A downed monitoring station in Medicine Bow National Forest following heavy winds. (Credit: Daniel Beverly / University of Wyoming)
For Daniel Beverly, a doctoral student at the University of Wyoming’s Center for Environmental Hydrology and Geophysics, researching in the mountains has its perks. Like skiing or riding snowmobiles to monitoring sites when it snows. But when there’s not much snow, things are a little different.
It’s pretty much always windy near the top of the mountains in Medicine Bow National Forest. Beverly, along with others from the university who are researching the movement of water through the region’s trees, know this first hand. The gusts at high elevation are so strong that they can blow monitoring stations completely over.
“At one tower right above that, above the snow field, there’s no soil up there,” said Beverly, telling us about one of his stations that encountered heavy winds at around 12,000 feet high. “The wind just ripped it out. Our record (measured by their equipment) is 138 miles per hour. Of course, when the tower was down, we measured 600 meters per second (more than 1,340 mph). That was clearly an instrument malfunction.”
High wind speeds weren’t much of a surprise. But Beverly says that he wasn’t prepared for the sheer kinetic energy that wind can produce on mountaintops.
He and other investigators are essentially trying to document the movement of water from the atmosphere through the trees and then on to the groundwater below. They are also looking to see what insights may be gleaned from the impacts that bark beetles have had on trees there.
“Our major objective is to quantify the transpiration and evaporation occurring through different ecosystem types,” said Beverly. “Almost all have been impacted by bark beetles and we’re trying to determine how they’ve changed. … If we can establish how bark beetles have impacted the area, along with climate change impacts, we might be able to estimate available water downstream.”
To get there, Beverly and others are using seven monitoring sites throughout the forest equipped with sensors that can gauge solar radiation, vertical wind speed, precipitation, temperature and other parameters. There are also sensors deployed for tracking changes in snowpack, radiation as it comes in and goes out, and soil heat flux. Many of the trees are equipped with sap-flow sensors.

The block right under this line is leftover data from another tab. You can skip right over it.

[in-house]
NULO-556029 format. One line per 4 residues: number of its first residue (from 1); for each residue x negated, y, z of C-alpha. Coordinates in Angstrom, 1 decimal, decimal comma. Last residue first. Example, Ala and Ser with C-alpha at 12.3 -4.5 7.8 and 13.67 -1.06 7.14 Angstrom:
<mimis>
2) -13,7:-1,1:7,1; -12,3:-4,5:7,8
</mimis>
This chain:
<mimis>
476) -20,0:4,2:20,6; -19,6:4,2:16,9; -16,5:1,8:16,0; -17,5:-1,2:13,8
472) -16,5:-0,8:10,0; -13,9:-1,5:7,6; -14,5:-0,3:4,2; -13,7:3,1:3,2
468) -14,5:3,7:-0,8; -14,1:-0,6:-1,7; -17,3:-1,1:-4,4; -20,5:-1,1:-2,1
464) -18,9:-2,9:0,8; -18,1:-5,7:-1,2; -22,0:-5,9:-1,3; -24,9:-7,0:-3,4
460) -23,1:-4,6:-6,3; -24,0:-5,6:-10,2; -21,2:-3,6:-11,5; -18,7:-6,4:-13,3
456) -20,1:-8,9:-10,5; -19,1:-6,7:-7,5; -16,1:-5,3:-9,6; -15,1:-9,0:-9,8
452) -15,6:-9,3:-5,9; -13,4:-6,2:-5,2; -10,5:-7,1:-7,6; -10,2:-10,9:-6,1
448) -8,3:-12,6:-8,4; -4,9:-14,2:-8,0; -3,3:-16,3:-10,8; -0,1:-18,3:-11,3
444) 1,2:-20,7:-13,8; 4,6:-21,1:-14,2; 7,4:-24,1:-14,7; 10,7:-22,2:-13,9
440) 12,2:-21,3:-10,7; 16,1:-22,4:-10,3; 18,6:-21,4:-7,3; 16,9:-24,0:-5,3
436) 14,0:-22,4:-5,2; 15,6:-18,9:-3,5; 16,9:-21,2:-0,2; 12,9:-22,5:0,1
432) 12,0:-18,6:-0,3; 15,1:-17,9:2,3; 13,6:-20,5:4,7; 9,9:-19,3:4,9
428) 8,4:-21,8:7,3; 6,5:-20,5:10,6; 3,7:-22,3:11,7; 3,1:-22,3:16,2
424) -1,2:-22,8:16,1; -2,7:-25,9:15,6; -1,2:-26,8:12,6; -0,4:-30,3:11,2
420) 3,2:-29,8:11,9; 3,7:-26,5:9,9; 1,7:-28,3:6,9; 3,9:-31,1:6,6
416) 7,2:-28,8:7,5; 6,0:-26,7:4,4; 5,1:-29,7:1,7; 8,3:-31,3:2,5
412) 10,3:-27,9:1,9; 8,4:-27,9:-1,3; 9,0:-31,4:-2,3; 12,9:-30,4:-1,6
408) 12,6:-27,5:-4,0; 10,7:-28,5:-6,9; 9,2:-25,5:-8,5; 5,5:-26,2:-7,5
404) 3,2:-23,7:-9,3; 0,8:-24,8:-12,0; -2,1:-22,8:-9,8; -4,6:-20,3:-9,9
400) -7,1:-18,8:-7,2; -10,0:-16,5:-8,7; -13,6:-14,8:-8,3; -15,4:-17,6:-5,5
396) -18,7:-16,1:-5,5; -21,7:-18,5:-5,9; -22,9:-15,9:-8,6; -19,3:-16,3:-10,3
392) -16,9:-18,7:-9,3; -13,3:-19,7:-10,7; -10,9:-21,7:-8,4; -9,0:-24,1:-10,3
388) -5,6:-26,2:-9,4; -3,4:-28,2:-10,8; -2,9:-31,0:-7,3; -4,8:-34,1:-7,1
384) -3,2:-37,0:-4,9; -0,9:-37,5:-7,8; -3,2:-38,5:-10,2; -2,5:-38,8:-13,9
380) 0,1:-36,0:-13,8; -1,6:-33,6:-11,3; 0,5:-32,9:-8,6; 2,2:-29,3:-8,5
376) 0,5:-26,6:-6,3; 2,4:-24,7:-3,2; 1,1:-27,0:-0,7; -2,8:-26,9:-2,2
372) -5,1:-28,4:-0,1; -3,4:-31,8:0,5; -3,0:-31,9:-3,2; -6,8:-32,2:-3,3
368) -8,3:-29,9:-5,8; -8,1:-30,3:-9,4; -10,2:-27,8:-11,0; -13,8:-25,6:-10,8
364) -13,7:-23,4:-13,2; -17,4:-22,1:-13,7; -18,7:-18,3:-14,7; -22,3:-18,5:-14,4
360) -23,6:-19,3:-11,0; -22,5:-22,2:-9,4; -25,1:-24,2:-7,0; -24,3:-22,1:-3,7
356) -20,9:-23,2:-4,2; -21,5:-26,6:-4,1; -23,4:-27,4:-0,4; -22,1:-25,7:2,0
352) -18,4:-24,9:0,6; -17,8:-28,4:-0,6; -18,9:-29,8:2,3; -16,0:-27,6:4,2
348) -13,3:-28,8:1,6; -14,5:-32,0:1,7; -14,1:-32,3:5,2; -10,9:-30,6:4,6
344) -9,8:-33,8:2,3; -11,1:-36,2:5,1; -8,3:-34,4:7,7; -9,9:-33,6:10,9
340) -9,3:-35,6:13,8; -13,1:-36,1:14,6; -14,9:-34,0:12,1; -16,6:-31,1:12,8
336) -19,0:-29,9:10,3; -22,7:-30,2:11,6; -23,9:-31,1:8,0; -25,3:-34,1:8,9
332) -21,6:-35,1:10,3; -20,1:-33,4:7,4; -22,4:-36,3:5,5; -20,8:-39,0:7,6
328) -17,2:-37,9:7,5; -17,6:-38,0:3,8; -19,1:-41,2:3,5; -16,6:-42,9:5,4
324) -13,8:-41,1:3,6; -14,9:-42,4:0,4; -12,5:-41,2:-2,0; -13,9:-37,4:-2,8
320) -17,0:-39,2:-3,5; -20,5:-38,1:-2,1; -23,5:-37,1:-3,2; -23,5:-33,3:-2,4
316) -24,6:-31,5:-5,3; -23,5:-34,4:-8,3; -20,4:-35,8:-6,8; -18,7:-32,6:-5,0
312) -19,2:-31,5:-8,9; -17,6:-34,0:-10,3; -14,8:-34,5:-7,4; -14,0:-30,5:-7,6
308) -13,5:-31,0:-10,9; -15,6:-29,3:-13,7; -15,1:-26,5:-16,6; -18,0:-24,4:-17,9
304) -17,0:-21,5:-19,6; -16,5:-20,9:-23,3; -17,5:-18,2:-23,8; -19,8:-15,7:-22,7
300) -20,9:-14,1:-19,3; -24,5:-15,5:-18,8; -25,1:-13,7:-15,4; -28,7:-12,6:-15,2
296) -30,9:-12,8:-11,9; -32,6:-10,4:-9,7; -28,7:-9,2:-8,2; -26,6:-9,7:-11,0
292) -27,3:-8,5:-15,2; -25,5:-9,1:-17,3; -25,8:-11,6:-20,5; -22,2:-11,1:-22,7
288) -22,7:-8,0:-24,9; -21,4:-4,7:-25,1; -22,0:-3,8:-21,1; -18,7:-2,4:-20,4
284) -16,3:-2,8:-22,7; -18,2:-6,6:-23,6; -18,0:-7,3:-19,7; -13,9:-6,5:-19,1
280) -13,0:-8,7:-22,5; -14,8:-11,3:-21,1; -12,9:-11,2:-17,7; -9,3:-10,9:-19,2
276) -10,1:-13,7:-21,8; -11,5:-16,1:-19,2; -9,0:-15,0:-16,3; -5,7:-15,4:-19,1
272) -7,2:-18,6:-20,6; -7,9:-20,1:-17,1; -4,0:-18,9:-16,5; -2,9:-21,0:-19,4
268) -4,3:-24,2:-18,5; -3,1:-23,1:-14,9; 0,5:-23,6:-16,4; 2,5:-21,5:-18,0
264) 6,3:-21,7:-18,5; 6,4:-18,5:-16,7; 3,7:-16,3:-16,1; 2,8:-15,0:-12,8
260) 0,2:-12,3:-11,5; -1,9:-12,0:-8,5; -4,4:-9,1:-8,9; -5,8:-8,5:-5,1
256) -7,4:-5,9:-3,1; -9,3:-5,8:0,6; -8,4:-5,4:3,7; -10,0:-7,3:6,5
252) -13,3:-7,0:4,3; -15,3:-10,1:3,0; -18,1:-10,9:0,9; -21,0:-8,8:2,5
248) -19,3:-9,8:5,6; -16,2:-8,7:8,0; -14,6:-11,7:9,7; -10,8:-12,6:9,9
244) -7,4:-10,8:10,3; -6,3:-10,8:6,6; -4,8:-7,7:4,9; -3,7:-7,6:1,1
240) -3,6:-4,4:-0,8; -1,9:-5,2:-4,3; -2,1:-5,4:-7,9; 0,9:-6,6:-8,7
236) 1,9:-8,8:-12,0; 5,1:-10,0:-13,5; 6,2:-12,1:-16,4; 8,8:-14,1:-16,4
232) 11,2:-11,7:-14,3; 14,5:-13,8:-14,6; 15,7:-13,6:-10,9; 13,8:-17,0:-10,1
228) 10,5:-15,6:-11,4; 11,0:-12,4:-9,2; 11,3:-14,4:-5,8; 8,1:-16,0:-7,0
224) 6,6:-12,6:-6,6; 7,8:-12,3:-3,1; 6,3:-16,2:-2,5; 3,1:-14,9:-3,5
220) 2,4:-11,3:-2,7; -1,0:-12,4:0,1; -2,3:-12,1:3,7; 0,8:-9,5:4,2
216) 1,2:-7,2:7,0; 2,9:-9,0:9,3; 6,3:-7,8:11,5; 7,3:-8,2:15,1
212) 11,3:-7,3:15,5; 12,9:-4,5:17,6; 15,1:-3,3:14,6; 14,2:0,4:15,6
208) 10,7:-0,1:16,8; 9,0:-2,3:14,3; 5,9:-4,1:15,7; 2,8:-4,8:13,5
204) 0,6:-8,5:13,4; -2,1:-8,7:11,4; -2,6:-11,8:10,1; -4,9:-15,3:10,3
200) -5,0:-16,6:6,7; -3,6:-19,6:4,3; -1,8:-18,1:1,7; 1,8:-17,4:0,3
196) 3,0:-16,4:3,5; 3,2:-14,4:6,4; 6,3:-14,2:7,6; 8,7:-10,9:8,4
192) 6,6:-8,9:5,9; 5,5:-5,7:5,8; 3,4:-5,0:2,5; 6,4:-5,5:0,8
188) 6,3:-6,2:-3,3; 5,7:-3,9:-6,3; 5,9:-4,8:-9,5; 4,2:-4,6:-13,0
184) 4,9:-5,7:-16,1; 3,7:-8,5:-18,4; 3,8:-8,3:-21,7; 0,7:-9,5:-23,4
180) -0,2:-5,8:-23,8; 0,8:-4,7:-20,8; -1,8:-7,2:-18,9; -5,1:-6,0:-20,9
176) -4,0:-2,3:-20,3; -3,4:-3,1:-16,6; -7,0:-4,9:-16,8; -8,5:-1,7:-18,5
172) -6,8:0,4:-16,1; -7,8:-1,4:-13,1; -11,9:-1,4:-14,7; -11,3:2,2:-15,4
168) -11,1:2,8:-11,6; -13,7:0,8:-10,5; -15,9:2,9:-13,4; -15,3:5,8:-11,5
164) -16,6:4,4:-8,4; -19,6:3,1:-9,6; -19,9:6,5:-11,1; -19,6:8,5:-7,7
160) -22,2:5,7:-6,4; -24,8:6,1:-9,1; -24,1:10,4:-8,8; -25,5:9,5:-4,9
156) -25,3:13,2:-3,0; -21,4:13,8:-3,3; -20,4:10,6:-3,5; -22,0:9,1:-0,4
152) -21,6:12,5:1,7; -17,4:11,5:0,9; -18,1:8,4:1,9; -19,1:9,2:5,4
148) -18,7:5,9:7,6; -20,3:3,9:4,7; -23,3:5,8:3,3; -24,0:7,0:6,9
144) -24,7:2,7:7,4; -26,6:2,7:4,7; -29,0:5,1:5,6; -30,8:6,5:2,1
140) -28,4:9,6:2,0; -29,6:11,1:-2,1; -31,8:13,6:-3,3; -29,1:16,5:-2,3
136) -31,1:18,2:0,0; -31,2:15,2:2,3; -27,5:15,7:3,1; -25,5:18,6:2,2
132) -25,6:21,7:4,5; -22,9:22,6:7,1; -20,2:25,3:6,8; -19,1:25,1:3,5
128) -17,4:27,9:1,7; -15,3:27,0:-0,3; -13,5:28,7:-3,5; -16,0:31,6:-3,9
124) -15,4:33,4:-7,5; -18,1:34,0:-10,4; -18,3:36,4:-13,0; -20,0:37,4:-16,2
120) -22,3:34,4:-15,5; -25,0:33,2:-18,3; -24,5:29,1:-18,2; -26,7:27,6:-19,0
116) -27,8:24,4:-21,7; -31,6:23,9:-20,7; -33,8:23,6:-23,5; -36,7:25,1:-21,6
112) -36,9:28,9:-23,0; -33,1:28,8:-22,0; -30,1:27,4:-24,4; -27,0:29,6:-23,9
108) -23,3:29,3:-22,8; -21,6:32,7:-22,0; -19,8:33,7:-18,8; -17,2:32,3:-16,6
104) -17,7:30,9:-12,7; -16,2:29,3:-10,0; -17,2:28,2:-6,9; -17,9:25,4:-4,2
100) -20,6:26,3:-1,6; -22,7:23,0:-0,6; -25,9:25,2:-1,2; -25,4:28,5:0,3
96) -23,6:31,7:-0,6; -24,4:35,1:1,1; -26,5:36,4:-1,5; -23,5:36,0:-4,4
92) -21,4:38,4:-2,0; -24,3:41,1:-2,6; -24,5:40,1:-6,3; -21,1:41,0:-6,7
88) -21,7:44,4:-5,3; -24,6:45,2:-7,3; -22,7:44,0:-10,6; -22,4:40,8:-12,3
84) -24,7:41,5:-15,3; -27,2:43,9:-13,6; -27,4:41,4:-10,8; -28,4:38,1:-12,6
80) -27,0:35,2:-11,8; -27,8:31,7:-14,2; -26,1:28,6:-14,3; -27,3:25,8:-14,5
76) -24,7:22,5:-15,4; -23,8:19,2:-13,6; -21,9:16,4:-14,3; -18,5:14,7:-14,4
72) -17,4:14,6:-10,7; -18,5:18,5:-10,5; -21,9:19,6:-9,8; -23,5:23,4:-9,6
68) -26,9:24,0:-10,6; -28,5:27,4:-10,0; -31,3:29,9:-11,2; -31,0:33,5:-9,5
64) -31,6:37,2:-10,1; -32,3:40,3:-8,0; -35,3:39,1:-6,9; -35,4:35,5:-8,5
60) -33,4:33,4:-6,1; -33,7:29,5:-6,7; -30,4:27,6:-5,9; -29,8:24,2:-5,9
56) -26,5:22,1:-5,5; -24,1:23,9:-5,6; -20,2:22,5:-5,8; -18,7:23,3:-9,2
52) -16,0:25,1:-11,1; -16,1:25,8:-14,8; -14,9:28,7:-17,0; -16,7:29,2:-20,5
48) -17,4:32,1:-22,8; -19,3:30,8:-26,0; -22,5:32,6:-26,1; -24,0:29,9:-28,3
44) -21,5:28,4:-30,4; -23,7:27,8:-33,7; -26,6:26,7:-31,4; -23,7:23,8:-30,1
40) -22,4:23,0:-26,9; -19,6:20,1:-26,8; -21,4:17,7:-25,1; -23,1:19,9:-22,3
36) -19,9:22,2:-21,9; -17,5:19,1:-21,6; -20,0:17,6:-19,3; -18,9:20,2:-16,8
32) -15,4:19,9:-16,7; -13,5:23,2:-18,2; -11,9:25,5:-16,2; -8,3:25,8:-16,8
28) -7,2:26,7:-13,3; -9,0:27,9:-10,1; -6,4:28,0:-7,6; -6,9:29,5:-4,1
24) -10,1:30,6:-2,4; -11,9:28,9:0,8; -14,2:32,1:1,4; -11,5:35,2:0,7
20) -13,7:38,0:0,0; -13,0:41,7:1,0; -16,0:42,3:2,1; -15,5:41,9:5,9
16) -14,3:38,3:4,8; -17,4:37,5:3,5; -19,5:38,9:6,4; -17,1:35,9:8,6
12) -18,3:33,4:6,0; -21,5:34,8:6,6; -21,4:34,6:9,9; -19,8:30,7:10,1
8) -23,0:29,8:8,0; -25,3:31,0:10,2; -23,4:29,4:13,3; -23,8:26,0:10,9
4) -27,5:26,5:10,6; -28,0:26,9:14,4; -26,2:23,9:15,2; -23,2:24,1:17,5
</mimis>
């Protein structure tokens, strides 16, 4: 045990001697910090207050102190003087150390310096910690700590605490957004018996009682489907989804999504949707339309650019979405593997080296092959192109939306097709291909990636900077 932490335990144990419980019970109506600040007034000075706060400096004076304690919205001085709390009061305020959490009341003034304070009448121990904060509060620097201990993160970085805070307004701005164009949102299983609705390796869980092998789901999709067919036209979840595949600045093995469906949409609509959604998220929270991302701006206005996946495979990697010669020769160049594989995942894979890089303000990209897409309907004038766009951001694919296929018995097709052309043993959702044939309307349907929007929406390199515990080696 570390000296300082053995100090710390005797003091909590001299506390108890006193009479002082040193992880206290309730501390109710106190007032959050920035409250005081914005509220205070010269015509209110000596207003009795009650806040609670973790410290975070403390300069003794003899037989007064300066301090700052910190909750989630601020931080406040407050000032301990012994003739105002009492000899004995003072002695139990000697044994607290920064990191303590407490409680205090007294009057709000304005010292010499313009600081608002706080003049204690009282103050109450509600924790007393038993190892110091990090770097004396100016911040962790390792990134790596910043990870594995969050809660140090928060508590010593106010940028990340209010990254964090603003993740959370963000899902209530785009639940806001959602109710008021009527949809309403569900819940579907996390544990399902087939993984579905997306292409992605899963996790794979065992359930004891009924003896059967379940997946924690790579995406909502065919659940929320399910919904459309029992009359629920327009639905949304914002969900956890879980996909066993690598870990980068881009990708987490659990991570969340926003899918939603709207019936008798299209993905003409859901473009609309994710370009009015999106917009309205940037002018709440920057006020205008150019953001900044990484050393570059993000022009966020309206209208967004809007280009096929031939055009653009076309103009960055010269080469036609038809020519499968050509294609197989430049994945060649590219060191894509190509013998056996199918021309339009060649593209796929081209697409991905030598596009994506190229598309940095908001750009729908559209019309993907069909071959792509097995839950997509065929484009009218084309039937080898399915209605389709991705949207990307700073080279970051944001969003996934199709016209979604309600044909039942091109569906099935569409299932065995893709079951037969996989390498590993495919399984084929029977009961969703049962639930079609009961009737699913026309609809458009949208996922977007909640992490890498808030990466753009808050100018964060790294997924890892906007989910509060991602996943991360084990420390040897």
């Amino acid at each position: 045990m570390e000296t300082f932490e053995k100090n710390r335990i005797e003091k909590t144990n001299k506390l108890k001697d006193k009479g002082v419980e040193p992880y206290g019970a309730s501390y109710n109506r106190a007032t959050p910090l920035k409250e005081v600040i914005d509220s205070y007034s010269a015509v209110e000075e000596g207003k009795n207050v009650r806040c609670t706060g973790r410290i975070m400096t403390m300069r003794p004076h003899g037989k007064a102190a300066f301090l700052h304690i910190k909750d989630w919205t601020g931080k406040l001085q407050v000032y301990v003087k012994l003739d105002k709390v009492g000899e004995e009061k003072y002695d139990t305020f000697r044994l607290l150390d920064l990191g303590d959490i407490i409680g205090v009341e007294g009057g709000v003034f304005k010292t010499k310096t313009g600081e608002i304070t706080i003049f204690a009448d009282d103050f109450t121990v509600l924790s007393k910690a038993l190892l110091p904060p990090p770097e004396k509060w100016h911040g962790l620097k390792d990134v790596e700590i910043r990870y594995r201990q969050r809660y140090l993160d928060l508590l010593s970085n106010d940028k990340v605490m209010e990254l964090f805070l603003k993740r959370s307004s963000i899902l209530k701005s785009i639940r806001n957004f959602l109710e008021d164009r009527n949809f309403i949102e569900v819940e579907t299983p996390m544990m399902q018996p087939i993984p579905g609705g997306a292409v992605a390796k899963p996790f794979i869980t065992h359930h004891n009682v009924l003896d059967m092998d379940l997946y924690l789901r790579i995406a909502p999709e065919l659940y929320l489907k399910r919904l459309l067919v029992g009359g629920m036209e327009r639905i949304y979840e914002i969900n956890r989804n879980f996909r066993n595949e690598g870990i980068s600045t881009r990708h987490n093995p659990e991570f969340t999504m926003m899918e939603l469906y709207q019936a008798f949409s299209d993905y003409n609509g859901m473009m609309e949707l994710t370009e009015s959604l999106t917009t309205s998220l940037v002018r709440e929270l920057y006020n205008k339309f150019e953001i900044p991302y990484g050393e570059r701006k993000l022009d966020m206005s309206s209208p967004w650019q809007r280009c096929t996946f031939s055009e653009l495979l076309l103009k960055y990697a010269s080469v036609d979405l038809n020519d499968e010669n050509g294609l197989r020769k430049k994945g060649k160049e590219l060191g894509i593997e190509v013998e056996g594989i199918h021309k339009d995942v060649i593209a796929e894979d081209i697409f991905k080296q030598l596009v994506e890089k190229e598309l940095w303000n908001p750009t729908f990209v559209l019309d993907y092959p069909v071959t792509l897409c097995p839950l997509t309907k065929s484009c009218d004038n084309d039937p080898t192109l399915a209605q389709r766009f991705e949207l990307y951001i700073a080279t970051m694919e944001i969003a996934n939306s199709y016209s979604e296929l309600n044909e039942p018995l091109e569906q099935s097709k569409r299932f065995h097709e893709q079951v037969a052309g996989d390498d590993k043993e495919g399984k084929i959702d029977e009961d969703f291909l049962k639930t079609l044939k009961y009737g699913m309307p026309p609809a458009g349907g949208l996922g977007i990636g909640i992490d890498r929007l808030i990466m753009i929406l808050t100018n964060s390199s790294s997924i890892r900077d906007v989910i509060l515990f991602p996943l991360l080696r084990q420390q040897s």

“Sap flow is one of the methods we use to get a transpiration rate, which is separate from evapotranspiration,” said Beverly, “so that we can partition water use in the plants from the total ecosystem.”
Beverly says a flux tower downhill, sitting at elevation in the forest, is also helping to capture carbon and water flux. The team is likewise relying on images from NASA MODIS and Landsat satellites to look at changes in vegetation. And there’s talk of soon deploying a drone for data collection from the sky.
Data from the flux tower are being compared to measurements from another in Fort Collins, Colo., managed by the Glacier Lakes Ecosystem Experiments Site (GLEES). It has been around since the 1990s, whereas the one in Medicine Bow National Forest began collecting data around 2014.
Bringing all that data together so far, Beverly does have a few insights to share.
“We’re observing the same thing that’s been observed in Colorado. There’s not any actual increase of discharge post bark beetle,” said Beverly. “But unfortunately we didn’t have any sites up before the bark beetle outbreak, so we can’t argue how land and water use has changed. But we are seeing different levels of transpiration as elevation increases.”
A lot of that is because there are different species of trees that dominate at different elevations. As you move up the mountains, there’s a transition, he says. Still, there isn’t a huge contrast in water use between the two zones.
“Trees aren’t as stressed in high-elevation conditions, but the growing season is so much shorter that the total water use is not that different,” said Beverly.
Plans are to continue the effort for several years to come. All data, along with measurements to be taken in the future, are remotely telemetered and posted on the Center for Environmental Hydrology and Geophysics’ Data Discovery Tool online.
Beverly’s advisor in the work is Brent Ewers, professor and director of Wyoming EPSCoR. Funding is being provided by National Science Foundation Grant EPS #1208909.
Top image: A downed monitoring station in Medicine Bow National Forest following heavy winds. (Credit: Daniel Beverly / University of Wyoming)